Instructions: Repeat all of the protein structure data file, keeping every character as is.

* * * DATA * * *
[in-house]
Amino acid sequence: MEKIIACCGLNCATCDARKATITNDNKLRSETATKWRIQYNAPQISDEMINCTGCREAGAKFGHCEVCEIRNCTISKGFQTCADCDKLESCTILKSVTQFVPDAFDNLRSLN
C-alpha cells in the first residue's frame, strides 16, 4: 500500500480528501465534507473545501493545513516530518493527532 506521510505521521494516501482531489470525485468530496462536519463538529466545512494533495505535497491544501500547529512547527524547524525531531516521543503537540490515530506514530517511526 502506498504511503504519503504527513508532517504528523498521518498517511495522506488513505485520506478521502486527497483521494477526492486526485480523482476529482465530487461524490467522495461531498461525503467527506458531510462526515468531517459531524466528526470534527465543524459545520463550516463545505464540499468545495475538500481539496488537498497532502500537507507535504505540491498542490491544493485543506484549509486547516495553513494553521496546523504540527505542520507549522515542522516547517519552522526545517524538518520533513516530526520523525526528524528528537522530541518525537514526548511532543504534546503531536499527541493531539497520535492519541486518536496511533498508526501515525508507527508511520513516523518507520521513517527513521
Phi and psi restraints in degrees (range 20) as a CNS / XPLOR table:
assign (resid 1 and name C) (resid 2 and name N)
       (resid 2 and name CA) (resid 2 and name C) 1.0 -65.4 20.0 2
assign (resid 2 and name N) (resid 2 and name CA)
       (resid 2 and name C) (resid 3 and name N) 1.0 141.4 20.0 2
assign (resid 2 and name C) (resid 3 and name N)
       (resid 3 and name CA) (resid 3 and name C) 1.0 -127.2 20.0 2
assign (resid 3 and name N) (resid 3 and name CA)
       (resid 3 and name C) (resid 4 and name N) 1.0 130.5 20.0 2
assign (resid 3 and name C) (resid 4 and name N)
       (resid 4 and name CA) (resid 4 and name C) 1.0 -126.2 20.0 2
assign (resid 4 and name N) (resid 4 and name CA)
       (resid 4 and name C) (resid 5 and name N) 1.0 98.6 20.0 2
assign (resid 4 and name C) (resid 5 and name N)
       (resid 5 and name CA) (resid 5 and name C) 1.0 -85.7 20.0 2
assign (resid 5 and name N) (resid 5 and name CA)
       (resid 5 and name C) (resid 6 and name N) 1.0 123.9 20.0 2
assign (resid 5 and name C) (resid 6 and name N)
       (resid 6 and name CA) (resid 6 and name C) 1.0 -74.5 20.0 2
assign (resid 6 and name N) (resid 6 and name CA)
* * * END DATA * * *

[in-house]
Amino acid sequence: MEKIIACCGLNCATCDARKATITNDNKLRSETATKWRIQYNAPQISDEMINCTGCREAGAKFGHCEVCEIRNCTISKGFQTCADCDKLESCTILKSVTQFVPDAFDNLRSLN
C-alpha cells in the first residue's frame, strides 16, 4: 500500500480528501465534507473545501493545513516530518493527532 506521510505521521494516501482531489470525485468530496462536519463538529466545512494533495505535497491544501500547529512547527524547524525531531516521543503537540490515530506514530517511526 502506498504511503504519503504527513508532517504528523498521518498517511495522506488513505485520506478521502486527497483521494477526492486526485480523482476529482465530487461524490467522495461531498461525503467527506458531510462526515468531517459531524466528526470534527465543524459545520463550516463545505464540499468545495475538500481539496488537498497532502500537507507535504505540491498542490491544493485543506484549509486547516495553513494553521496546523504540527505542520507549522515542522516547517519552522526545517524538518520533513516530526520523525526528524528528537522530541518525537514526548511532543504534546503531536499527541493531539497520535492519541486518536496511533498508526501515525508507527508511520513516523518507520521513517527513521
Phi and psi restraints in degrees (range 20) as a CNS / XPLOR table:
assign (resid 1 and name C) (resid 2 and name N)
       (resid 2 and name CA) (resid 2 and name C) 1.0 -65.4 20.0 2
assign (resid 2 and name N) (resid 2 and name CA)
       (resid 2 and name C) (resid 3 and name N) 1.0 141.4 20.0 2
assign (resid 2 and name C) (resid 3 and name N)
       (resid 3 and name CA) (resid 3 and name C) 1.0 -127.2 20.0 2
assign (resid 3 and name N) (resid 3 and name CA)
       (resid 3 and name C) (resid 4 and name N) 1.0 130.5 20.0 2
assign (resid 3 and name C) (resid 4 and name N)
       (resid 4 and name CA) (resid 4 and name C) 1.0 -126.2 20.0 2
assign (resid 4 and name N) (resid 4 and name CA)
       (resid 4 and name C) (resid 5 and name N) 1.0 98.6 20.0 2
assign (resid 4 and name C) (resid 5 and name N)
       (resid 5 and name CA) (resid 5 and name C) 1.0 -85.7 20.0 2
assign (resid 5 and name N) (resid 5 and name CA)
       (resid 5 and name C) (resid 6 and name N) 1.0 123.9 20.0 2
assign (resid 5 and name C) (resid 6 and name N)
       (resid 6 and name CA) (resid 6 and name C) 1.0 -74.5 20.0 2
assign (resid 6 and name N) (resid 6 and name CA)